‘A reason to get along’: World Cup jeers turn to cheers from Qatar’s Gulf rivals | Qatar

Before the biggest event the Middle East has ever hosted, few regional states seemed to share in their neighbor’s excitement.

As the host country, Qatar, frantically completed its plans, there were even hints of glee as finishing touches fell short. Potholed atriums, expensive rooms, an overrun airport and even the last-minute beer ban were met with knowing smirks from many Gulf citizens who refused to share in the bonhomie.

But four days into football’s showpiece, with Arab teams performing beyond expectations and Saudi Arabia’s giant-killers in particular shining bright, the World Cup has come to life across a region that is taking a belated collective pride. From the United Arab Emirates to Morocco and most points in between, the global sporting event of the year is now being fully embraced.

“Not long ago, we were all enemies with Qatar,” said Salah al-Oleimi, a Saudi businessman from Jeddah. “Their airspace was closed, trade was banned, and there were no diplomatic ties,” he said of the three-year boycott by four Middle Eastern countries led by Mohammed bin Salman, the crown prince of Saudi Arabia. “Everything shut down. We didn’t see a Qatari for five years.

“But now things are in the past. Football is a great leveler.”

In Dubai, a 30-minute flight from Doha, there was next to no sign of the approaching World Cup just days out from the opening match. But cafes along the city’s Mohammed bin Rashid Boulevard were full on Wednesday as Germany lost to Japan, and teeming with fans a day earlier after the Saudi side’s memorable win over Argentina.

Political rivalry had never been far away from how the Gulf states viewed Qatar’s winning bid to host the World Cup and had been central to its ambivalence ever since. “The GCC [Gulf Cooperation Council] is a bunch of feuding cousins ​​who don’t really like each other,” said an Emirati official. “But football’s given us a reason to get along for a while.”

In Kuwait, another GCC member, there was much praise for the performances of Saudi Arabia, Morocco and Tunisia, and some satisfaction at rival Iran’s drubbing by England. But there was also a touch of envy about Qatar playing host.

“May God bless them and help us. We’ve had no achievements to celebrate,” wrote one Kuwaiti fan on Instagram. “I swear we are bothered by all the Gulf countries,” wrote another Kuwaiti. “They show a commitment to football and fans, and we have the biggest support base in the region.”

Qatar's emir, Sheikh Tamim bin Hamad al-Thani, poses with Mohammed bin Salman, the Saudi crown prince, at the opening ceremony in Doha on Sunday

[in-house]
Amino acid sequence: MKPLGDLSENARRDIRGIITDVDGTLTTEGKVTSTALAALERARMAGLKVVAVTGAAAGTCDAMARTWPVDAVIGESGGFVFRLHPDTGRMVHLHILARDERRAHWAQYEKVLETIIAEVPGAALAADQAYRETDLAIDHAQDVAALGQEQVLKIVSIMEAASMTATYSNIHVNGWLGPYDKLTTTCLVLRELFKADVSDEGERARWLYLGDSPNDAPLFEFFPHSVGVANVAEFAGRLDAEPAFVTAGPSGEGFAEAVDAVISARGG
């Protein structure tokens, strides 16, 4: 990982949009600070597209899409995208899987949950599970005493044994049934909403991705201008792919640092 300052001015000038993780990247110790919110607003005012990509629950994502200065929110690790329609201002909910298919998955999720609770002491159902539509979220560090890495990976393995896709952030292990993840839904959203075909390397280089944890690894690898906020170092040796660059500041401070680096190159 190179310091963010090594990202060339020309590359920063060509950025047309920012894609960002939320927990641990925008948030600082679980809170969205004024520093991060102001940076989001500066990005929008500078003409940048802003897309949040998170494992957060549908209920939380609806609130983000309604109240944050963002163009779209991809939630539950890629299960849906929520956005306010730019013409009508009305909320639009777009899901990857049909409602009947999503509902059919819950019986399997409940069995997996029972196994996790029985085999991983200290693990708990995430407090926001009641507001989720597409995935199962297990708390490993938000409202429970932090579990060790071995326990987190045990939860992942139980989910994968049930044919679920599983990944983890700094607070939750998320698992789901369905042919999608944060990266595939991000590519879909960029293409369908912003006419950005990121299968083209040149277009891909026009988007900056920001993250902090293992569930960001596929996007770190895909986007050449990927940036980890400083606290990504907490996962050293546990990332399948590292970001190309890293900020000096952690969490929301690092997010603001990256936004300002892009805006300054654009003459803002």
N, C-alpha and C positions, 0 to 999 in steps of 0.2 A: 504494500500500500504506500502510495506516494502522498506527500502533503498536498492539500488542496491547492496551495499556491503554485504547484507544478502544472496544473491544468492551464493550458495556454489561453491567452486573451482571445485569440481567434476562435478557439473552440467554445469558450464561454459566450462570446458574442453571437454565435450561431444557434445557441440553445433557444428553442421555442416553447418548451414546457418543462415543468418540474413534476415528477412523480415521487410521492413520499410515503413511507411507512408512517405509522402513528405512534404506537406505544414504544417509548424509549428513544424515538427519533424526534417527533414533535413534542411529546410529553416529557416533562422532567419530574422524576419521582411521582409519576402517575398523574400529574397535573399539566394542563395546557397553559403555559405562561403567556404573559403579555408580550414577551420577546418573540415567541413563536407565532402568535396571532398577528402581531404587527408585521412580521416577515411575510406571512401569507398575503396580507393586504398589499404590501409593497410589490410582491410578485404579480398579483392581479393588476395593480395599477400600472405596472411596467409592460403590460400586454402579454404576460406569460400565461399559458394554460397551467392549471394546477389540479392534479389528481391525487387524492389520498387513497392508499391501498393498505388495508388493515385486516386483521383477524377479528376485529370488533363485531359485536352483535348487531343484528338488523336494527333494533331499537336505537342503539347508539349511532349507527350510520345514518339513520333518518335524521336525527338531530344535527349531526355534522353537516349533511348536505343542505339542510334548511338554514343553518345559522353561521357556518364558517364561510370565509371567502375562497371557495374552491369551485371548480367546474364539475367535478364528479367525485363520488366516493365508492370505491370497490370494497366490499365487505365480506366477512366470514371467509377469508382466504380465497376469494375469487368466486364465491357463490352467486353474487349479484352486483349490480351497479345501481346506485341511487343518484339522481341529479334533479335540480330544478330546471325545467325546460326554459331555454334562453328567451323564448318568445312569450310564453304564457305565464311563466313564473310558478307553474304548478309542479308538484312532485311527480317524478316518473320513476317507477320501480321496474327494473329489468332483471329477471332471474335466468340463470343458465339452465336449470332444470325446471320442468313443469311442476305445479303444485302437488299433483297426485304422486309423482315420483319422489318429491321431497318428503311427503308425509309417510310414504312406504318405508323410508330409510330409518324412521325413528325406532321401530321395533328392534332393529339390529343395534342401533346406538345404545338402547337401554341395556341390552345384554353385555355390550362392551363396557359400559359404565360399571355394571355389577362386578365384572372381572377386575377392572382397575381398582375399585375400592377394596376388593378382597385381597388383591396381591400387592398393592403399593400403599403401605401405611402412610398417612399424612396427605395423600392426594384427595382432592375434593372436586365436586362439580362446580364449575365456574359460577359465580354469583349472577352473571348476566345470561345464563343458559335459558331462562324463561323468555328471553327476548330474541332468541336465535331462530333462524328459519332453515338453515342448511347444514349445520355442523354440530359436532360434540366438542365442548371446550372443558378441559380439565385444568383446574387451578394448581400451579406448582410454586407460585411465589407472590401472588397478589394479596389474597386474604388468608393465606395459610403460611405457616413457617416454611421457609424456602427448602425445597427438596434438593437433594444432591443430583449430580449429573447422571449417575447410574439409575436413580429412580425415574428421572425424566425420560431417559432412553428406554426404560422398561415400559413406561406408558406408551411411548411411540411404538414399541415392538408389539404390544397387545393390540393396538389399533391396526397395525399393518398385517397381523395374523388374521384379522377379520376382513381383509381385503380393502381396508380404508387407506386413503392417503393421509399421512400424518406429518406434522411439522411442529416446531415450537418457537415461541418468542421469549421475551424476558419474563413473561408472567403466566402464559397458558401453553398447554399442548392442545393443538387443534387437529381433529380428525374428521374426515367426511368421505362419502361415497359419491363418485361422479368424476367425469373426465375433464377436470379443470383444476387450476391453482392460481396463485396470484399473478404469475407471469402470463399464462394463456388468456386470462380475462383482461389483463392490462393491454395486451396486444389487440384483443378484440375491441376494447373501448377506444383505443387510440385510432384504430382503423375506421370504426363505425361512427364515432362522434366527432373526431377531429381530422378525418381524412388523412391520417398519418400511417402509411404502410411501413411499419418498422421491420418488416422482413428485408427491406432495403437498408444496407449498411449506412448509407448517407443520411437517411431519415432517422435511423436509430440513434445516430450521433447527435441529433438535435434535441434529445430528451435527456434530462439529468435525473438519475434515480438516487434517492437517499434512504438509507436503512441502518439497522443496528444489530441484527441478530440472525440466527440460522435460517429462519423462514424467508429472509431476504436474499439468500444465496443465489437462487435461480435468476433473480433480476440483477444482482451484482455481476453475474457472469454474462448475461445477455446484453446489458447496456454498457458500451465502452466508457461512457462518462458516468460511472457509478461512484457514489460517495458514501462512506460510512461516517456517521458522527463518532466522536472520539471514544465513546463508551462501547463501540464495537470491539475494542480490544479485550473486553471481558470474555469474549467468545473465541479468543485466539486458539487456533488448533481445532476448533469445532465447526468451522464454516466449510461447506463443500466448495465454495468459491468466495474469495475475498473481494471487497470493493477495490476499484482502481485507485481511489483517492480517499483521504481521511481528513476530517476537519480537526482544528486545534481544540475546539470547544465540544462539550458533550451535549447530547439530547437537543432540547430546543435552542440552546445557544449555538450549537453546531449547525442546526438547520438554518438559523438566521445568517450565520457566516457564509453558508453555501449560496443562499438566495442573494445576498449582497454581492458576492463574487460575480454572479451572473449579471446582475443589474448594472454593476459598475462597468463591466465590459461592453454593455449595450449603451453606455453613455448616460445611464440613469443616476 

Qatar’s emir, Sheikh Tamim bin Hamad al-Thani, poses with Mohammed bin Salman, the Saudi crown prince, at the opening ceremony in Doha on Sunday. Photograph: Balkis Press/ABACA/Rex/Shutterstock

Buoyed up by its team’s 2-1 win over Argentina, Saudi Arabia is now fully behind the event. Prince Mohammed was seen praying and embracing relatives after the game, and Qatar’s emir, Sheikh Tamim bin Hamad al-Thani, briefly draped himself in a Saudi flag – an unthinkable gesture during the former political crisis – winning broad praise across social media. “In our neighborhood, personal dignities are paramount and gestures like this can have historical implications,” said Nowf al-Saud, a Riyadh-based student.

The growing embrace of the World Cup is in contrast to the reaction in the UK and in many European countries, where Qatar’s record with migrant workers who built its seven stadiums and attitude to LGBTQ+ rights continues to draw scathing headlines.

There is little buy-in to either criticism across the Gulf, which was largely built on migrant labor and where homosexuality remains outlawed. “Let’s just concentrate on sport,” said a Bahraini merchant, Ahmad Fakhro. “The cultural issues are for another day. When this event was awarded, the social standing of the host was known. The values ​​they promote are those of this region.”

Qataris have framed the scrutiny their country has received as racist or part of a hostile campaign directed by foreign enemies.

“It is systematically orchestrated,” said a businessman in the gas industry who declined to be named. “We want to sustain our way of life, why are we hated for that? Do you think there is no abuse in Europe?”

Mubaraka al-Marri, a businesswoman and social activist in Doha, said: “We know the media is one of the tools which is used to affect people. It’s like a war. You don’t need to use guns or fight countries or harm these countries, you use the media.”

Belgium supporters wear rainbow T-shirts at the team's match with Canada on Wednesday
Belgium supporters wear rainbow T-shirts at the team’s match with Canada on Wednesday. Photograph: Martin Meissner/AP

Mohammad al-Qassabi, 22, a graduate from a Doha university, said: “What I’ve noticed is that many have some stereotypes about some Gulf countries and some of them are wrong.” But he claimed to see an upside: “When the European and western media is describing the World Cup as a failure, but then it happens to be a success, everyone will be impressed. If they have low expectations it’s easier to impress them.”

Outside the region, the event has routinely been labeled the most controversial World Cup ever and organizers have been accused of ignoring Fifa directives banning discrimination and offering equal access. World football’s global body has been accused of ignoring its own values. Rainbow flags and scarves have been confiscated from fans outside stadiums and guards have stopped displays of public affection.

“This is a clash of values,” said an Emirati fan in Dubai. “Let’s move past it.” I hope the clash of teams is remembered more.”

Additional reporting by Michael Safi

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